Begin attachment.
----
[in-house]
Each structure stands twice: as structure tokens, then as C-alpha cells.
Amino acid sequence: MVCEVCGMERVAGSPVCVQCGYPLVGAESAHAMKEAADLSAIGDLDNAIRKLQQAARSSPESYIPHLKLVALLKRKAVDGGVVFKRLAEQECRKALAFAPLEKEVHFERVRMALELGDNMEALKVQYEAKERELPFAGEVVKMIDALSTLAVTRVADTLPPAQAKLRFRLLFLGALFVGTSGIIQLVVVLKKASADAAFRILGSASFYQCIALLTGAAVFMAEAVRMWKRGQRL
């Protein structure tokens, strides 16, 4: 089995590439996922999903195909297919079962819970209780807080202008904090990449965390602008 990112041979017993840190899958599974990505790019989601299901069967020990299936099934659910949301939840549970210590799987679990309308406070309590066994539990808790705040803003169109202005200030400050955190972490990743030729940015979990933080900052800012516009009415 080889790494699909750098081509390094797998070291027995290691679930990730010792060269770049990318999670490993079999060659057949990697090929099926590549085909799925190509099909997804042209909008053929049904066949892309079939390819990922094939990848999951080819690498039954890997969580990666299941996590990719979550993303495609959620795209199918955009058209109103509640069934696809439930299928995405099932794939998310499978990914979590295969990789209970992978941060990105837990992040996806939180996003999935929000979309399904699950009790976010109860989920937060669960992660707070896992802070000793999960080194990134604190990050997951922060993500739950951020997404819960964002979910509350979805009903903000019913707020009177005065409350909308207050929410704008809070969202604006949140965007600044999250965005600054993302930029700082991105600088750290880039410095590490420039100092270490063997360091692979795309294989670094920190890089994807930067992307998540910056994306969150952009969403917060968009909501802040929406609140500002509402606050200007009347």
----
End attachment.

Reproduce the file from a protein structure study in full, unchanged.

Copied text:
[in-house]
Each structure stands twice: as structure tokens, then as C-alpha cells.
Amino acid sequence: MVCEVCGMERVAGSPVCVQCGYPLVGAESAHAMKEAADLSAIGDLDNAIRKLQQAARSSPESYIPHLKLVALLKRKAVDGGVVFKRLAEQECRKALAFAPLEKEVHFERVRMALELGDNMEALKVQYEAKERELPFAGEVVKMIDALSTLAVTRVADTLPPAQAKLRFRLLFLGALFVGTSGIIQLVVVLKKASADAAFRILGSASFYQCIALLTGAAVFMAEAVRMWKRGQRL
């Protein structure tokens, strides 16, 4: 089995590439996922999903195909297919079962819970209780807080202008904090990449965390602008 990112041979017993840190899958599974990505790019989601299901069967020990299936099934659910949301939840549970210590799987679990309308406070309590066994539990808790705040803003169109202005200030400050955190972490990743030729940015979990933080900052800012516009009415 080889790494699909750098081509390094797998070291027995290691679930990730010792060269770049990318999670490993079999060659057949990697090929099926590549085909799925190509099909997804042209909008053929049904066949892309079939390819990922094939990848999951080819690498039954890997969580990666299941996590990719979550993303495609959620795209199918955009058209109103509640069934696809439930299928995405099932794939998310499978990914979590295969990789209970992978941060990105837990992040996806939180996003999935929000979309399904699950009790976010109860989920937060669960992660707070896992802070000793999960080194990134604190990050997951922060993500739950951020997404819960964002979910509350979805009903903000019913707020009177005065409350909308207050929410704008809070969202604006949140965007600044999250965005600054993302930029700082991105600088750290880039410095590490420039100092270490063997360091692979795309294989670094920190890089994807930067992307998540910056994306969150952009969403917060968009909501802040929406609140500002509402606050200007009347």